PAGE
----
Hybrids can be so quiet you can’t tell if they’re on. Which is bad news for cyclists and pedestrians -- especially walkers who are visually impaired. So the European Parliament just decided that EVs and hybrids have to add fake “vroom vroom” noises so drivers quit sneaking up on people, goshdarnit.
Acoustic vehicle alerting systems (AVAS) mimic traditional engine noise, and auto manufacturers have to add them by 2019. (Sorry, European Prius drivers: You’ll have to start meditating somewhere else.)
Ian Cummings was cycling just outside Cambridge, England, when he noticed the freshly hit rabbit on the side of the road. “I sort of looked at it and looked at it, and then cycled on,” he says. But then, Cummings had a change of heart. He turned his bike around, brought the dead animal home, and cooked it into jugged hare — a traditional British recipe. “And it all kind of started from there.”
Since that first day when Cummings, a travel photographer based in the village of Wilbraham, wound up with a Goodyear-tenderized hare on his plate, he has gone on to become somewhat of a road-kill aficionado. From venison with cranberries and chestnuts to pappardelle con lepre, over the years his town’s roads have served him up some pretty delectable fares. But Cummings isn’t the only one out foraging the highways. There are plenty of road-kill enthusiasts on this side of the pond, too -- enough of them that there has been a trend toward states legalizing the practice, like when Montana made headlines by doing so last year. And now, a push to make road kill easier to take home is on the docket in Michigan.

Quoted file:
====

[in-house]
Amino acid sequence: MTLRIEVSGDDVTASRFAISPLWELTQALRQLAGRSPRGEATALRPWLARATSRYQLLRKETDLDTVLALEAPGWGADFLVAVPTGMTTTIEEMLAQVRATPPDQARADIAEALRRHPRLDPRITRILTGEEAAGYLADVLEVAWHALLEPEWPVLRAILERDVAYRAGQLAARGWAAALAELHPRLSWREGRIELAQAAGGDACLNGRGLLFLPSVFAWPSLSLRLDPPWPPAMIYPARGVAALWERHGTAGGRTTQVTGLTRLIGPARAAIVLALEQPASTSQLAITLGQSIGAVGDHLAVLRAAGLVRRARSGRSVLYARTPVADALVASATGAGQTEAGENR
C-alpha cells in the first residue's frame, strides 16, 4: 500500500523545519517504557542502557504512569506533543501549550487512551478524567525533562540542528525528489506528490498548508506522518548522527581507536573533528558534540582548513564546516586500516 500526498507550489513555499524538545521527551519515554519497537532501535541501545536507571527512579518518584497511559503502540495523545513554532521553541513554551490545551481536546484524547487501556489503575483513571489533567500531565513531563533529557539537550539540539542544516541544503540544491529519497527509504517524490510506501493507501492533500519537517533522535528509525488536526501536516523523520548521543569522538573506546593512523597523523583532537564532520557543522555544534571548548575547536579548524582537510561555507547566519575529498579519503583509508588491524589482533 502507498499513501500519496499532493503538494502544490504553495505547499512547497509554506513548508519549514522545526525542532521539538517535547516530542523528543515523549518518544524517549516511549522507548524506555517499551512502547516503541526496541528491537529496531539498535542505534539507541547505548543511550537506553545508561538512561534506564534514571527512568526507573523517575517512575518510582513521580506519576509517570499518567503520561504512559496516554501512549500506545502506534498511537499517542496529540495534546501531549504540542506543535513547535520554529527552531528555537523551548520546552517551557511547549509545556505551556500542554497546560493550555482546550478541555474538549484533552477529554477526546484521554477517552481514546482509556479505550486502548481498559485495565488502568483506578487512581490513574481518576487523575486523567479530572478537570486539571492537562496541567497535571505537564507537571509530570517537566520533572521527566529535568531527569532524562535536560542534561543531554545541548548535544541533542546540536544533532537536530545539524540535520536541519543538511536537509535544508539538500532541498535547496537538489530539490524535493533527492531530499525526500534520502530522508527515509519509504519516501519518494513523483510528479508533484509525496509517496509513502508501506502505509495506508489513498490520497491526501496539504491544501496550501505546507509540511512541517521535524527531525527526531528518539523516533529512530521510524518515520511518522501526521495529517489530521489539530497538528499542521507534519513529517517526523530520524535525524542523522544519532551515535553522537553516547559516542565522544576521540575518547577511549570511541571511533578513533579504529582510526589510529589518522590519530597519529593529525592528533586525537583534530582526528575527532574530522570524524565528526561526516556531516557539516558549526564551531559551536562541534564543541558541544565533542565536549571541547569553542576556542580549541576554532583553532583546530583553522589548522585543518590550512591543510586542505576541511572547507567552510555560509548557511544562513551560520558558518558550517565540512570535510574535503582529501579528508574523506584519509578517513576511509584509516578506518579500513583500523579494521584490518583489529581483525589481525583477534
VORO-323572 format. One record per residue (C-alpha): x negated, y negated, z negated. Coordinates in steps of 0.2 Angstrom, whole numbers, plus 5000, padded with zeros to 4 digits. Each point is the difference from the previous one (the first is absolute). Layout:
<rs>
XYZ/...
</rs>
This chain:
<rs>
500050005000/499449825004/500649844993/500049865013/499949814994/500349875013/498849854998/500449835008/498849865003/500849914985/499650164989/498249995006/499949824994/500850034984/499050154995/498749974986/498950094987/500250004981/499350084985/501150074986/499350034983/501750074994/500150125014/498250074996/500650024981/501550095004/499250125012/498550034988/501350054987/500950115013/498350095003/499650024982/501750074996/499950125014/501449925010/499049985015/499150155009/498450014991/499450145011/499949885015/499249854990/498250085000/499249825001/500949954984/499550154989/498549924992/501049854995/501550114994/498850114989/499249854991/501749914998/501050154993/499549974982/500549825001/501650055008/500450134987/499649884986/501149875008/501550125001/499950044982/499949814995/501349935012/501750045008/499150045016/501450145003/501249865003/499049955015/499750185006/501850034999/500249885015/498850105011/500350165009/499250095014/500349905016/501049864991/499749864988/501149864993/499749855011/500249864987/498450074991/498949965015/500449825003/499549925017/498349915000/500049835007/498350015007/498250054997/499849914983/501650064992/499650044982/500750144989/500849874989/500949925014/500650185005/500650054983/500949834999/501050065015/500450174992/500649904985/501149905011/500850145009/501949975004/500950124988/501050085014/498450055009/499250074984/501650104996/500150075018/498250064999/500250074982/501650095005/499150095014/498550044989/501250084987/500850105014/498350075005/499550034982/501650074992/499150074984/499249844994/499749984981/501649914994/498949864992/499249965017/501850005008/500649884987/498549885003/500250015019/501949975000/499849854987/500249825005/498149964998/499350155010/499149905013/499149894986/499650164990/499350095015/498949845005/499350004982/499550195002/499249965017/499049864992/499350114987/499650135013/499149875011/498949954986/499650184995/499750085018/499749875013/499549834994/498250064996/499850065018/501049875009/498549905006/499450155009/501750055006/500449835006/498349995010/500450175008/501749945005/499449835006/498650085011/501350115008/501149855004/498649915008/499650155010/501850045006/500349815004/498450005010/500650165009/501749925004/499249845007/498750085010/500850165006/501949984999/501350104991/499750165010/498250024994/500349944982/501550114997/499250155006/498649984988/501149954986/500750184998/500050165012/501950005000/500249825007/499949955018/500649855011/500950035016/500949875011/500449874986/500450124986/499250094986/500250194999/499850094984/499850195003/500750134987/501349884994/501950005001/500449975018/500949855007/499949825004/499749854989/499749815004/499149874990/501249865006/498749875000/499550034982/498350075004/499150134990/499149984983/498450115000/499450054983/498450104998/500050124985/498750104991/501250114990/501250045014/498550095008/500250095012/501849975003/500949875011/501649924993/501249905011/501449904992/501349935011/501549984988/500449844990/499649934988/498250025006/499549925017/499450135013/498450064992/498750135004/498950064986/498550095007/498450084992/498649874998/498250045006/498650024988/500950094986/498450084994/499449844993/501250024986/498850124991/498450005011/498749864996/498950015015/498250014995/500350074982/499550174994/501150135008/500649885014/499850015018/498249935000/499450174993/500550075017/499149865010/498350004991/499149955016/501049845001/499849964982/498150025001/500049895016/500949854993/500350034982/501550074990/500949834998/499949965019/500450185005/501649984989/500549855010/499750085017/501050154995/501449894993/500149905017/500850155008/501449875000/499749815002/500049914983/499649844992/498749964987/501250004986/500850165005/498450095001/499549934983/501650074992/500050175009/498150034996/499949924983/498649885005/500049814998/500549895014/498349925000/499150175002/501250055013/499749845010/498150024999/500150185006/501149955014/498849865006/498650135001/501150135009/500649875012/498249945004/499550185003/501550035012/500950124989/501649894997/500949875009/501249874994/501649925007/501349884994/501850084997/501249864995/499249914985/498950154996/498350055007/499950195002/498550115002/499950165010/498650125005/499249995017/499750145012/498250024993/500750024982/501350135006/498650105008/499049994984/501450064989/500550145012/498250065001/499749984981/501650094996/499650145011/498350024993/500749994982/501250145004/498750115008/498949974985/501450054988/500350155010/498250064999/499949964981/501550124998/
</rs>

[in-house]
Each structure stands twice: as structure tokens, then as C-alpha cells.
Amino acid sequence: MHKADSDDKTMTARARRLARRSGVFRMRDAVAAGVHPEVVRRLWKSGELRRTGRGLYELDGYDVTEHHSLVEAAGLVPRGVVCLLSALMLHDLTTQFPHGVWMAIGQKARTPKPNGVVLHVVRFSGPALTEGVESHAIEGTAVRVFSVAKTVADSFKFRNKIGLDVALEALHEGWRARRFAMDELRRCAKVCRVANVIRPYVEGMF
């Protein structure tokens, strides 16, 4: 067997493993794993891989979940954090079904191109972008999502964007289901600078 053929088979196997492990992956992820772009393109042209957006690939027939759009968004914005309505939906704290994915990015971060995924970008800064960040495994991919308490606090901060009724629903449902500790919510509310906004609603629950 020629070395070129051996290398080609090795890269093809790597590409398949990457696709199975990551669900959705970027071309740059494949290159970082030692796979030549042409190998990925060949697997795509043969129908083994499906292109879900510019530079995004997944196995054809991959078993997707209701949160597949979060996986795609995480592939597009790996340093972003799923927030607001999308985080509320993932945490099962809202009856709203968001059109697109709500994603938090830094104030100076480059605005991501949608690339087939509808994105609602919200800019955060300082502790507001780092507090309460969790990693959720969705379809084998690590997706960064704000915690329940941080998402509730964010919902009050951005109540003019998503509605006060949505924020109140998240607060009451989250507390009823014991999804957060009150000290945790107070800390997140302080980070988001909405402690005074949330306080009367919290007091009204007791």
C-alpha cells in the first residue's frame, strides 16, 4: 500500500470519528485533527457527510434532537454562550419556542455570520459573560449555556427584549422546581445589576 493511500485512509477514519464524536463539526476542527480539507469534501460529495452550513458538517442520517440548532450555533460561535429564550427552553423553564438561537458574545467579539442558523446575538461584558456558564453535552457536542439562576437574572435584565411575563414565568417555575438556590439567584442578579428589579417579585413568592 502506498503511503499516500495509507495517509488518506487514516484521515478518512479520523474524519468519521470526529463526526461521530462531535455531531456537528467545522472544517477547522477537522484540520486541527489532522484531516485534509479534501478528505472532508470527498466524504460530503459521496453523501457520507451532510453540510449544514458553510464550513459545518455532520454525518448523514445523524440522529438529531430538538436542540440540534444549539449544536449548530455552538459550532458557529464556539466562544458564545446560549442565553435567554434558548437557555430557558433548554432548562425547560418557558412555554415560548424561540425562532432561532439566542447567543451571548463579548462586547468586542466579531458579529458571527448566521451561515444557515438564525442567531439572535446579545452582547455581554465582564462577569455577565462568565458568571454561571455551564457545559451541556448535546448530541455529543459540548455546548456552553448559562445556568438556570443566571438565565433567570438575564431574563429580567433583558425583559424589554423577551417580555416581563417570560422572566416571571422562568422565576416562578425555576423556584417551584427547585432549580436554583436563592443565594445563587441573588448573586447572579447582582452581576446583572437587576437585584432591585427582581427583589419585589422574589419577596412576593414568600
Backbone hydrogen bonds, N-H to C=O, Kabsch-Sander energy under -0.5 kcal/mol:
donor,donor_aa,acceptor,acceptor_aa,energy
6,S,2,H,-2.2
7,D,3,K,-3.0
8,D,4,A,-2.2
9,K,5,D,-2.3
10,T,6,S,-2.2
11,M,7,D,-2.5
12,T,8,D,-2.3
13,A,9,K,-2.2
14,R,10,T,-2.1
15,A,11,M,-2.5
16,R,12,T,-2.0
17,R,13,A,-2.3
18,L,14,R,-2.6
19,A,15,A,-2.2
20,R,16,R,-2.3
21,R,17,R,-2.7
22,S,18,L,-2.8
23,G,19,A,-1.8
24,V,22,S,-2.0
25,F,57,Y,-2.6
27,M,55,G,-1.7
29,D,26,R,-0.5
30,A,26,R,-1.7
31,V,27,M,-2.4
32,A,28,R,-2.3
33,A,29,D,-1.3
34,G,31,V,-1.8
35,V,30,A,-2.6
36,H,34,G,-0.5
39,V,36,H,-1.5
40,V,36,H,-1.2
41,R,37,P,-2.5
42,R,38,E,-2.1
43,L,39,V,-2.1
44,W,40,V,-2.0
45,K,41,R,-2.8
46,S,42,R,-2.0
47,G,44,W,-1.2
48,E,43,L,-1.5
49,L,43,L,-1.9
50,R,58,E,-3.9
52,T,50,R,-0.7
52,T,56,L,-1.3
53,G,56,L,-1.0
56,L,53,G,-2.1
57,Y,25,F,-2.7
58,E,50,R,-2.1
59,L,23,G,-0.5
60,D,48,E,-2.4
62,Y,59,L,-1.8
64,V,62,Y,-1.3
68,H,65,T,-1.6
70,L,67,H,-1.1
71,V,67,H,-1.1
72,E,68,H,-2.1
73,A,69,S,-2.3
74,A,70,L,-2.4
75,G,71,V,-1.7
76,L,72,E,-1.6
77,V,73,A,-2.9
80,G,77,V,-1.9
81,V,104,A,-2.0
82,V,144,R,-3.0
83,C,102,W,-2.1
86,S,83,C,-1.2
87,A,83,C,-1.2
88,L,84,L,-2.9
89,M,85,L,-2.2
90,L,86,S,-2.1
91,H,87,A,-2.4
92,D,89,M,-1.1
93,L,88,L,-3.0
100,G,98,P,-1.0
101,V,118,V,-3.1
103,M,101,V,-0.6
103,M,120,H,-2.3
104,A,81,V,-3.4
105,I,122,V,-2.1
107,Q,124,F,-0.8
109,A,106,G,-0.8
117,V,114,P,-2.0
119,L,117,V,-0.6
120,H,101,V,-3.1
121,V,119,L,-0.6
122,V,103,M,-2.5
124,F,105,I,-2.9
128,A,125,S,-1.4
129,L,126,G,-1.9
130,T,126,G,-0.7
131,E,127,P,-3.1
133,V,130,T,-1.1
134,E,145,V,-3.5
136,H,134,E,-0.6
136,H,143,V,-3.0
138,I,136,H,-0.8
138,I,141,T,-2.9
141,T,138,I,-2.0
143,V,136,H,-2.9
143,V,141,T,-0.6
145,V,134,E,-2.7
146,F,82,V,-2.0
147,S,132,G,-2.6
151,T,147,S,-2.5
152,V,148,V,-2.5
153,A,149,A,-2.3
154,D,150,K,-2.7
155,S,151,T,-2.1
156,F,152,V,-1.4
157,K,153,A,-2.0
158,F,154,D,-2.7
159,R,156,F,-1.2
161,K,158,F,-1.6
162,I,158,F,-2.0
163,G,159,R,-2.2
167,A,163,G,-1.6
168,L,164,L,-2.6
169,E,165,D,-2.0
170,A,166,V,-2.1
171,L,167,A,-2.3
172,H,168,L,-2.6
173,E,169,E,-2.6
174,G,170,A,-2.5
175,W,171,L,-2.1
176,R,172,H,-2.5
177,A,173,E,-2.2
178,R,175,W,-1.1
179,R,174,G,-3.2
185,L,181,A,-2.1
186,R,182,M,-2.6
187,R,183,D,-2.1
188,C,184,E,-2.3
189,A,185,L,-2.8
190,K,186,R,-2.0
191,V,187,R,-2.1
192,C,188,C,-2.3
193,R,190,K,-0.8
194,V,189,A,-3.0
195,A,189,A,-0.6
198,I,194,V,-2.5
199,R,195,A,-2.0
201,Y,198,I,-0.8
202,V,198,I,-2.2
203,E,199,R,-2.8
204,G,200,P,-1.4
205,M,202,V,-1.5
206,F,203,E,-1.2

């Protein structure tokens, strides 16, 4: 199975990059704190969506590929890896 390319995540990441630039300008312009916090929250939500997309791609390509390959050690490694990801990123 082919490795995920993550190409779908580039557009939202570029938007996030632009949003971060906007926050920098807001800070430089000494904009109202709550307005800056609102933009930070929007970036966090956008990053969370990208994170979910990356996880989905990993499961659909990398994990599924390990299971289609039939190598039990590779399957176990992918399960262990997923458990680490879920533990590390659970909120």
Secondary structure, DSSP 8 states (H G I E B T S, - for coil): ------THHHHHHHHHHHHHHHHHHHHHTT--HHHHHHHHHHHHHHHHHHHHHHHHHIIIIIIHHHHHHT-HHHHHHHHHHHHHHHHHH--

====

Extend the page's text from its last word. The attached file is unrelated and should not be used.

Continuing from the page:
Britain's conservative government is preparing to make an unusual pledge -- a crackdown on clean energy.
Prime Minster David Cameron, leader of the bluntly named Conservative Party (aka the Tories), is overseeing the drafting of a "manifesto" ahead of next year's national election. That manifesto might come dressed up in a stifling windbreaker. The Guardian explains:
The Guardian understands that Cameron has brokered a compromise between warring Tories by agreeing to include measures in the manifesto for next year's general election that will in effect rule out the building of onshore windfarms from 2020. ...
What happens when your crapper becomes a piece of crap? If you're lucky, it gets turned into sustainable cement. According to Inhabitat, researchers from England, Spain, and Brazil have repurposed broken bathtubs, toilets, and sinks as a cement mixture that’s much greener than normal concrete. And when red bricks are used, the result is even stronger.
Here’s the nitty gritty:
To create the cement, scientists first grind up old ceramics and mix them with water and an activator solution, which currently uses sodium hydroxide or sodium silicate. This solution is then poured into a mold and exposed to extreme heat, resulting in a solidified mixture.
If the activator solution can be replaced with rice husk ash, it would take yet another material out of the waste stream, provide a way for suppliers generate additional income, and create cement made purely from recycled materials.
To be affordable, tiny houses are often all angles, with sharp, modern design. For those of us tired of spare, impersonal homes in drab brown-black, this mango-like dome is a juicy slice of bliss:
Steve Areen built the orange dome on a Thai mango farm -- clearly inspired by the fruit -- using blocks of compressed dirt. Treehugger quotes the musician and photographer:
The cost for the basic structure was under $6,000. It took a few more weeks to add the details, such as doors, screens, pond, upstairs structure, stonework and landscaping. All this, including furnishings, was under $3,000 ... Bringing my total cost to about $9,000. Please keep in mind this is in cost-friendly Thailand.